Culture Clash

I created prominent forms using patterns from West African textiles. At the same time, the minimalist backgrounds come from the work of abstract expressionist artists. This juxtaposition makes explicit connections to both art and art history.
My appropriation of famous Western abstract artwork as a background is significant to me. Art history has upheld that genre as the pinnacle of what art can achieve. As a commentary, the Abstract Art backgrounds are not the main focus. Instead, they act as scenery. In addition, the collage of abstract art in my work is an intentional reference to artists like Picasso, who appropriated African motives in his work. The reverse is happening in these images: I am intentionally commandeering Western art to create a new dialogue with a different narrative and point of view. The protagonists and the focal points are the forms in the foreground, which resemble heads. They are roundish, have jagged edges, and resemble African masks. Also, they are not uniform and appear to have been crushed, used, and manipulated, symbolizing Black Americans’ history. The symbolism of these juxtapositions further references how Western civilizations have exploited black culture, land, resources, and people.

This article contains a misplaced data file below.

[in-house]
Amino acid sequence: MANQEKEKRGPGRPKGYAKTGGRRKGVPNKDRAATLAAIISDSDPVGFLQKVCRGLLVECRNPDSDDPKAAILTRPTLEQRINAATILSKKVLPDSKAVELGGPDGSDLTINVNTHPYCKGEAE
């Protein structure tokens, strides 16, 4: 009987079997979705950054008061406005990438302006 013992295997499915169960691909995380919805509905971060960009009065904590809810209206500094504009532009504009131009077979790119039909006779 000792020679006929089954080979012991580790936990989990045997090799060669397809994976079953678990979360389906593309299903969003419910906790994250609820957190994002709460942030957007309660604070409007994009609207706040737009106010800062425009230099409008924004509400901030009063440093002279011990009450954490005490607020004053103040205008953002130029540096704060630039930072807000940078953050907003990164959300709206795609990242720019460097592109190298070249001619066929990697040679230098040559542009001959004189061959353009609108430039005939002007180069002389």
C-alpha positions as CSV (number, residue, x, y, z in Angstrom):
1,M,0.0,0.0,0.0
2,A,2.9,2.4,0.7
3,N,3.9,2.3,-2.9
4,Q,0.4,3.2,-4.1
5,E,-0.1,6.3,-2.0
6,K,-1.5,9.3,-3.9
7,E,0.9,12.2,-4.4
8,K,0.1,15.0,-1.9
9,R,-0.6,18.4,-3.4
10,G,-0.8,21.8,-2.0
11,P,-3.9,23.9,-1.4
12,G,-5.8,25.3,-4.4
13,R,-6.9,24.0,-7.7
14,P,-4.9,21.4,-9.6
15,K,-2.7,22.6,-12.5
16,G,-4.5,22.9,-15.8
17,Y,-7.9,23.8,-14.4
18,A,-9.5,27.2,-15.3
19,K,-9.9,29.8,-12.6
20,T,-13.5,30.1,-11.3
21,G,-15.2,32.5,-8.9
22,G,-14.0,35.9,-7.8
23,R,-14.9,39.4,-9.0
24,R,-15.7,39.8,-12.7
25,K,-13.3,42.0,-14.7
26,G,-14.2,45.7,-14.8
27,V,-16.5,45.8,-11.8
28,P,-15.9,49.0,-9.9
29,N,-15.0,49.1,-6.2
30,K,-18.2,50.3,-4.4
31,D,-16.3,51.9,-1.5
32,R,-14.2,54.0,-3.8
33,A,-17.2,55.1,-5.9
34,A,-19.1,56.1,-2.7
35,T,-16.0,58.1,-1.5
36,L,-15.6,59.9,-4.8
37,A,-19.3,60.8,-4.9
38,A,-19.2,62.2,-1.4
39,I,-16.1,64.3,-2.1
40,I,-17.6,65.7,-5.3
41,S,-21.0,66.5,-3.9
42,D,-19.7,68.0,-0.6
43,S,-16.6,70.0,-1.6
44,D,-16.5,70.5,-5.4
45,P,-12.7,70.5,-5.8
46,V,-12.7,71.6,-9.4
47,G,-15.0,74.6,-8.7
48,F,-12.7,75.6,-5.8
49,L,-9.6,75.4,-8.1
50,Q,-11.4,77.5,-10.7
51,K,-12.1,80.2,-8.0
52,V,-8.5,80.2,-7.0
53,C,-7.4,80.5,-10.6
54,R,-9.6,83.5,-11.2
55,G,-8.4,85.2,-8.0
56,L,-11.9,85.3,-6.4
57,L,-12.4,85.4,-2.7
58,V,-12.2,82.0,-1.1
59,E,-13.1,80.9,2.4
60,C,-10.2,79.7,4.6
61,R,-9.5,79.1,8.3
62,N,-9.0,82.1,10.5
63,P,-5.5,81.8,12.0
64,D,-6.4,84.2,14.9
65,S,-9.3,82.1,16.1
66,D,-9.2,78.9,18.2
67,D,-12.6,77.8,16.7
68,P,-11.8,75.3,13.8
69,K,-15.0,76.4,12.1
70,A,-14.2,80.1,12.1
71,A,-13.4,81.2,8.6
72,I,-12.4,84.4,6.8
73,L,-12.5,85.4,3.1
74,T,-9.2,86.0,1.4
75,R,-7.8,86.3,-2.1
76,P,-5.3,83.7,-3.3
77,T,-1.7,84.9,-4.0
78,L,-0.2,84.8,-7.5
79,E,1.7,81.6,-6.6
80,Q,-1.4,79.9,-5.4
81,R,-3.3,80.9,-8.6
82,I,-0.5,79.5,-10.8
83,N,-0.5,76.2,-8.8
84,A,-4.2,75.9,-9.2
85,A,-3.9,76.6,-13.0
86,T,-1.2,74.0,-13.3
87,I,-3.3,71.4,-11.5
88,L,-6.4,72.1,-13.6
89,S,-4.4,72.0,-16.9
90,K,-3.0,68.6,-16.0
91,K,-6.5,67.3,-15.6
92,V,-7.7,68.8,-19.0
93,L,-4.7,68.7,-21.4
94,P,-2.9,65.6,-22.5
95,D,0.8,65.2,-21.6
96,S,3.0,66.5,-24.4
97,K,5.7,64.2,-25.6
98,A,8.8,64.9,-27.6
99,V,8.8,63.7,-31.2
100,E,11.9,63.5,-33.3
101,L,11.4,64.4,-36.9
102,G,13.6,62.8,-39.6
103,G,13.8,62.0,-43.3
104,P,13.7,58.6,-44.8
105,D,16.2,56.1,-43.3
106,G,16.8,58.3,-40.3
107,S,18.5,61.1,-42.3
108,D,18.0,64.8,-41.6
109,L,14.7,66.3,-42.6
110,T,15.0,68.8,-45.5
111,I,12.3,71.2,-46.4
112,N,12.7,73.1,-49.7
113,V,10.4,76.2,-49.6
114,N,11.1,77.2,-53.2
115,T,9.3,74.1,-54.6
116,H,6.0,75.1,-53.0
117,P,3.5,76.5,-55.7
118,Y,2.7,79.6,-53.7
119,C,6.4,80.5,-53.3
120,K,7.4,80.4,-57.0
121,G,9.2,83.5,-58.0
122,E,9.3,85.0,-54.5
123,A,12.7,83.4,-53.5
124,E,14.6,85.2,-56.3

Lastly, these pieces are also a reflection of Abstract Art in general. One can not help but wonder when an abstract shape started to take meaning.

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